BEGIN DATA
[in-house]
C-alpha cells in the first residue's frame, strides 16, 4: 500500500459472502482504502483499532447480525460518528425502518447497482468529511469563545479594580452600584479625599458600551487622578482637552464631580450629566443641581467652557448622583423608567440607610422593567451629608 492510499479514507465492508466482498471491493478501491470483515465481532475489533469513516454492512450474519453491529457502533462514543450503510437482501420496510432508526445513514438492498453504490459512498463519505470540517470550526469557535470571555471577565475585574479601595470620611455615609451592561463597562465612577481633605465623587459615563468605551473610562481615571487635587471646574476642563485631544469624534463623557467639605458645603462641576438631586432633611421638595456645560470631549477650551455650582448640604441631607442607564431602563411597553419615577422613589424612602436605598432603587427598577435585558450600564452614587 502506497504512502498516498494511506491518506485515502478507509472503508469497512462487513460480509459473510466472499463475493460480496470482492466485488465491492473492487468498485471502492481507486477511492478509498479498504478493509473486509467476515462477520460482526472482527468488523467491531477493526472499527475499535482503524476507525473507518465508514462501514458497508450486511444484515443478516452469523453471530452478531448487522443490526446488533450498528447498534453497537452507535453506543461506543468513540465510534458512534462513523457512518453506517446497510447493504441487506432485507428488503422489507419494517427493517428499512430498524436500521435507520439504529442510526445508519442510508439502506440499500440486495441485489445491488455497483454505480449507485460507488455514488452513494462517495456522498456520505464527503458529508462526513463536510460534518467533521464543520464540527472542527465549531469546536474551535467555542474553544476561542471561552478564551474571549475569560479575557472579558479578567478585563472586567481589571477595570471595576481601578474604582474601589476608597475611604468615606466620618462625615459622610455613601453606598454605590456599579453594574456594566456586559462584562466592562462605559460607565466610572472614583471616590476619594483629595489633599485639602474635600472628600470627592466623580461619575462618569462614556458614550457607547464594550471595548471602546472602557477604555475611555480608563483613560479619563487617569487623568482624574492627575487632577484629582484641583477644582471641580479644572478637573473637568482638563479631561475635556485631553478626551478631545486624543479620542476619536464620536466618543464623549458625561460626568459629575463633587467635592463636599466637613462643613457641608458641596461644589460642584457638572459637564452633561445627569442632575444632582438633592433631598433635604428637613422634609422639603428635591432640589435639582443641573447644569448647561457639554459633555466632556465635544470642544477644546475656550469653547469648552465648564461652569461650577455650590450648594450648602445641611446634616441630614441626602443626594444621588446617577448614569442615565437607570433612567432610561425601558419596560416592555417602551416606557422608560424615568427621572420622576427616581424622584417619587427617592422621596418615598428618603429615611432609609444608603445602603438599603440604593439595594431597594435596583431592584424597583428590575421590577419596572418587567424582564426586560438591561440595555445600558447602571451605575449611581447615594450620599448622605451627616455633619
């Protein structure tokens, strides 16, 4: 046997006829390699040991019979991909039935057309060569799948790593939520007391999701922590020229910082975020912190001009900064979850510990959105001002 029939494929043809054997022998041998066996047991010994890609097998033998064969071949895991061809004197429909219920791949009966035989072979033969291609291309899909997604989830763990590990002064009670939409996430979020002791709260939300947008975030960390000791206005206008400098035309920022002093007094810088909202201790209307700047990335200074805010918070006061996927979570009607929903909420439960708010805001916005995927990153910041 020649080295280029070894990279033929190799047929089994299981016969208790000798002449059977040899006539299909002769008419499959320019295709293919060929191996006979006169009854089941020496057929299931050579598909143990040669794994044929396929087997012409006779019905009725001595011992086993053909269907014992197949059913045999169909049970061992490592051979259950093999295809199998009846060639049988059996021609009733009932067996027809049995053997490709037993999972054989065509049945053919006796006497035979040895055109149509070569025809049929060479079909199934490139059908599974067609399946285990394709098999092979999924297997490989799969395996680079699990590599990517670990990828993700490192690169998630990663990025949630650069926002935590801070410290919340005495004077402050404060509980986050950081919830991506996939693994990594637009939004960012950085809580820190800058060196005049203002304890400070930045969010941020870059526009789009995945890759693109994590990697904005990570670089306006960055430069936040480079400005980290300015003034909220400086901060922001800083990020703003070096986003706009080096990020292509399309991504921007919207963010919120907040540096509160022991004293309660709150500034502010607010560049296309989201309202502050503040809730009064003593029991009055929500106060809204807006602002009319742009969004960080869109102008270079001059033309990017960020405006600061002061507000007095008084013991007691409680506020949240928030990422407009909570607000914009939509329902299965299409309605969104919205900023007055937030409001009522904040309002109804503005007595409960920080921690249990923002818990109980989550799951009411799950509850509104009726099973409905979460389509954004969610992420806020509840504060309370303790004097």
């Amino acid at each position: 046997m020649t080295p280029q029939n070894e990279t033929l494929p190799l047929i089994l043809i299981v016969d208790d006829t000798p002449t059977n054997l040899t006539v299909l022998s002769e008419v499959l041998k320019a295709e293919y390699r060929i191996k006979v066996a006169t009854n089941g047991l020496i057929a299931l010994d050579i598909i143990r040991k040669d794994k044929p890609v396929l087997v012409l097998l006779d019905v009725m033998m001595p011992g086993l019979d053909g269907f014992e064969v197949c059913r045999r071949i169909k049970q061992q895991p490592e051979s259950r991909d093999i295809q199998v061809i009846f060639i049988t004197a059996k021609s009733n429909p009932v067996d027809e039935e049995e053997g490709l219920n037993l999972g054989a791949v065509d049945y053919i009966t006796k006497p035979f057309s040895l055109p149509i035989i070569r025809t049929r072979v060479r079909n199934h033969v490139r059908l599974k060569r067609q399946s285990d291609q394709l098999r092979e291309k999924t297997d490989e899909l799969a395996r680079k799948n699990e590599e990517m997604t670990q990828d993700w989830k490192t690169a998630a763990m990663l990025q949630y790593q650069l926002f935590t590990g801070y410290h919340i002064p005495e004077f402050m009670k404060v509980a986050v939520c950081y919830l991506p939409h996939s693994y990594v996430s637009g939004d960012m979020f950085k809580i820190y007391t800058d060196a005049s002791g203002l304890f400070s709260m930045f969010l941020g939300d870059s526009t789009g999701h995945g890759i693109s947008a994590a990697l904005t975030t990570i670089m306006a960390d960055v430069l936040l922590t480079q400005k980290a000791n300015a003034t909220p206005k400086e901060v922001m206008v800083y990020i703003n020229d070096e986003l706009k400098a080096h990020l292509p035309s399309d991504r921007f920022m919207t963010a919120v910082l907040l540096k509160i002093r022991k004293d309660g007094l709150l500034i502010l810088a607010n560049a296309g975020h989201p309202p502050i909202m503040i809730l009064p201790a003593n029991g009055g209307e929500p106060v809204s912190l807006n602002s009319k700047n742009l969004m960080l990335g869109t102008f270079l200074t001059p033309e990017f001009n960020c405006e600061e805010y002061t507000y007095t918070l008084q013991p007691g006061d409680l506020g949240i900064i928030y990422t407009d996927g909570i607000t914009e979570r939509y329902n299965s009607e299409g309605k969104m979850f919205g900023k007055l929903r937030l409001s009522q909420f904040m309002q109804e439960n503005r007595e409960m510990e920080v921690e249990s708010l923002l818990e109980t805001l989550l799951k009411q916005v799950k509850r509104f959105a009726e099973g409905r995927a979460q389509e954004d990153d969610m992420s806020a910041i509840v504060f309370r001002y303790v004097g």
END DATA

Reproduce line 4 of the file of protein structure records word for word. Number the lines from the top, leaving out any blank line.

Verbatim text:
């Amino acid at each position: 046997m020649t080295p280029q029939n070894e990279t033929l494929p190799l047929i089994l043809i299981v016969d208790d006829t000798p002449t059977n054997l040899t006539v299909l022998s002769e008419v499959l041998k320019a295709e293919y390699r060929i191996k006979v066996a006169t009854n089941g047991l020496i057929a299931l010994d050579i598909i143990r040991k040669d794994k044929p890609v396929l087997v012409l097998l006779d019905v009725m033998m001595p011992g086993l019979d053909g269907f014992e064969v197949c059913r045999r071949i169909k049970q061992q895991p490592e051979s259950r991909d093999i295809q199998v061809i009846f060639i049988t004197a059996k021609s009733n429909p009932v067996d027809e039935e049995e053997g490709l219920n037993l999972g054989a791949v065509d049945y053919i009966t006796k006497p035979f057309s040895l055109p149509i035989i070569r025809t049929r072979v060479r079909n199934h033969v490139r059908l599974k060569r067609q399946s285990d291609q394709l098999r092979e291309k999924t297997d490989e899909l799969a395996r680079k799948n699990e590599e990517m997604t670990q990828d993700w989830k490192t690169a998630a763990m990663l990025q949630y790593q650069l926002f935590t590990g801070y410290h919340i002064p005495e004077f402050m009670k404060v509980a986050v939520c950081y919830l991506p939409h996939s693994y990594v996430s637009g939004d960012m979020f950085k809580i820190y007391t800058d060196a005049s002791g203002l304890f400070s709260m930045f969010l941020g939300d870059s526009t789009g999701h995945g890759i693109s947008a994590a990697l904005t975030t990570i670089m306006a960390d960055v430069l936040l922590t480079q400005k980290a000791n300015a003034t909220p206005k400086e901060v922001m206008v800083y990020i703003n020229d070096e986003l706009k400098a080096h990020l292509p035309s399309d991504r921007f920022m919207t963010a919120v910082l907040l540096k509160i002093r022991k004293d309660g007094l709150l500034i502010l810088a607010n560049a296309g975020h989201p309202p502050i909202m503040i809730l009064p201790a003593n029991g009055g209307e929500p106060v809204s912190l807006n602002s009319k700047n742009l969004m960080l990335g869109t102008f270079l200074t001059p033309e990017f001009n960020c405006e600061e805010y002061t507000y007095t918070l008084q013991p007691g006061d409680l506020g949240i900064i928030y990422t407009d996927g909570i607000t914009e979570r939509y329902n299965s009607e299409g309605k969104m979850f919205g900023k007055l929903r937030l409001s009522q909420f904040m309002q109804e439960n503005r007595e409960m510990e920080v921690e249990s708010l923002l818990e109980t805001l989550l799951k009411q916005v799950k509850r509104f959105a009726e099973g409905r995927a979460q389509e954004d990153d969610m992420s806020a910041i509840v504060f309370r001002y303790v004097g």